It was a 3-day shoot and I enjoyed it to the fullest, but because I wanted to do the best I could of my performance, I tried to hold myself in a certain state of mind to keep my performance truthful. However, the crew and the director, Noelle Soulier, were very reassuring, and the comments I would hear from people appreciating the scene and how everything was looking made it one of the most motivating experiences to continue working towards my career fervently.

There are certain factors in film that can be very challenging for an actor, and a big difference with working on stage is that you have the repetition element of doing a scene over and over from all the required angles, and this requires the actor to know in which takes should you reserve some energy and which ones should be the ones that will make your performance outstanding.

On stage, you have to be on point and fully engaged during the entire play, but in a film you can’t treat every take that way, especially in the ones where you might be getting a technical shot where your performance will be shown partially, or through other elements. Knowing how to handle these aspects only comes through experience, and it’s different for every project, so you can only try your best and learn what you can from it for future experiences.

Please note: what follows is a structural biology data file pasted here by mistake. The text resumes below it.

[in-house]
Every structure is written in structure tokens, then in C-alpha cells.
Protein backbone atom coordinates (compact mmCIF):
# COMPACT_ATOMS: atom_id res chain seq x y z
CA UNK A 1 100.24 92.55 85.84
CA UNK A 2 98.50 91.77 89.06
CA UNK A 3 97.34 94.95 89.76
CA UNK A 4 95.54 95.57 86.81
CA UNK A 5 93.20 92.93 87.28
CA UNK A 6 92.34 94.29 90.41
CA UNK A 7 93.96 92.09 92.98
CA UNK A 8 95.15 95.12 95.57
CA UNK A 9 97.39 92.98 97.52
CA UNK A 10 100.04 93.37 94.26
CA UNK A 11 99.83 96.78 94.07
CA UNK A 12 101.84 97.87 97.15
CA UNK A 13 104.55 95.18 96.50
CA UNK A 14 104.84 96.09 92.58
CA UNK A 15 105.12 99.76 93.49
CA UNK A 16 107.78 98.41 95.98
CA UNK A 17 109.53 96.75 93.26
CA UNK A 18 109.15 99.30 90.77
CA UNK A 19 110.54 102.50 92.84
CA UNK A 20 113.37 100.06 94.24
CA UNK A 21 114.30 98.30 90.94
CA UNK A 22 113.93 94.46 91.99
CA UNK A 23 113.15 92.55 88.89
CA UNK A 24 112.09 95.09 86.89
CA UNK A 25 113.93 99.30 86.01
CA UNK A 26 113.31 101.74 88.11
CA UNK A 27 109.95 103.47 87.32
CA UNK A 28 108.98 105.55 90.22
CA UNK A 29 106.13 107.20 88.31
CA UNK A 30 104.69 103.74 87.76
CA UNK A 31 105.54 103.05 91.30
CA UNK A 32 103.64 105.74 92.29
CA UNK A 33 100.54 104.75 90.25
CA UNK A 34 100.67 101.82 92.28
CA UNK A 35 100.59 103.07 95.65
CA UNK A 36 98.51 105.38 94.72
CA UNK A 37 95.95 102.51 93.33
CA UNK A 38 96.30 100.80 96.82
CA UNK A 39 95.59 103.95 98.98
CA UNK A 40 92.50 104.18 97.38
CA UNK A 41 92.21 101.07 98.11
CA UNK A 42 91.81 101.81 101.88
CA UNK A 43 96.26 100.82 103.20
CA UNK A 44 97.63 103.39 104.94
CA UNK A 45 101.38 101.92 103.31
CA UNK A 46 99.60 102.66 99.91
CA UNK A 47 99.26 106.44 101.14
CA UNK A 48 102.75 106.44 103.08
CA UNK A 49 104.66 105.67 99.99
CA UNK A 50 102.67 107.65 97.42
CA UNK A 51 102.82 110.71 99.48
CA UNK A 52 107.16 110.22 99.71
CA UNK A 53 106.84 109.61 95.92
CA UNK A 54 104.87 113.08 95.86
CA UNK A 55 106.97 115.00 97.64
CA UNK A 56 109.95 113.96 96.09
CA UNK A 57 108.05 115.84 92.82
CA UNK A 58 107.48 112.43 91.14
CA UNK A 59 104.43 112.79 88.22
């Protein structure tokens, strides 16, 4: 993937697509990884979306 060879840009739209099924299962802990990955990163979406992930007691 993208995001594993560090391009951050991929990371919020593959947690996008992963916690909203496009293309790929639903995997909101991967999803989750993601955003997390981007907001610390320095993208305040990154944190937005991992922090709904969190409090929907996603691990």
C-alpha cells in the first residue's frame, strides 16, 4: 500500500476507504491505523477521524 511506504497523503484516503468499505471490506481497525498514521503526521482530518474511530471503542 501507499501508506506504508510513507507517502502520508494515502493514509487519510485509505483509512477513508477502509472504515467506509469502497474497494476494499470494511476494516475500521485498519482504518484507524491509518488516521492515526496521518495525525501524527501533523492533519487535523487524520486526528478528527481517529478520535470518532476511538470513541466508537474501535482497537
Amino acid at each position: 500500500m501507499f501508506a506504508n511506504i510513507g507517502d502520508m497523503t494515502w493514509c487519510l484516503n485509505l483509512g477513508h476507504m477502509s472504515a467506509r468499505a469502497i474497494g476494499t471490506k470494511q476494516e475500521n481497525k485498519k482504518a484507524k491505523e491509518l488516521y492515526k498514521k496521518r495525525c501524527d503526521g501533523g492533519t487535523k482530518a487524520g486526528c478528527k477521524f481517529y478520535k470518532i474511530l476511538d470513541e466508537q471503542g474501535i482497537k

In this project, that was another aspect that I struggled with for certain shots, but in the end, everything planned was accomplished, and the director was happy with the results, which is all that truly mattered to me.

If you had to start over, what would you have done differently?
The main thing I feel I could have done better since the beginning is networking more.

Going to festivals, meeting new people, getting comfortable talking to strangers on a set. Building this confidence and positive mood on set as a work ethic.

It might seem like a no-brainer, but effectively communicating yourself on a set and learning how to approach possible connections for future projects requires patience and, in my personal opinion, a learning process to be of service to others before showing interest for personal objectives and projects.

Everybody that has worked on a set had met that unpleasant person that seems only interested about who are you working with, when, how did you meet them and if you can get them an interview, or even better, a role. I don’t believe there’s anything wrong in truly connecting with new working actors or crew members, and then, if there’s an upcoming opportunity, agreeing to work together on a project, or offering from either side a referral to their agent, etc. But that is not the point of making connections, nor to take advantage of what anyone might have to offer.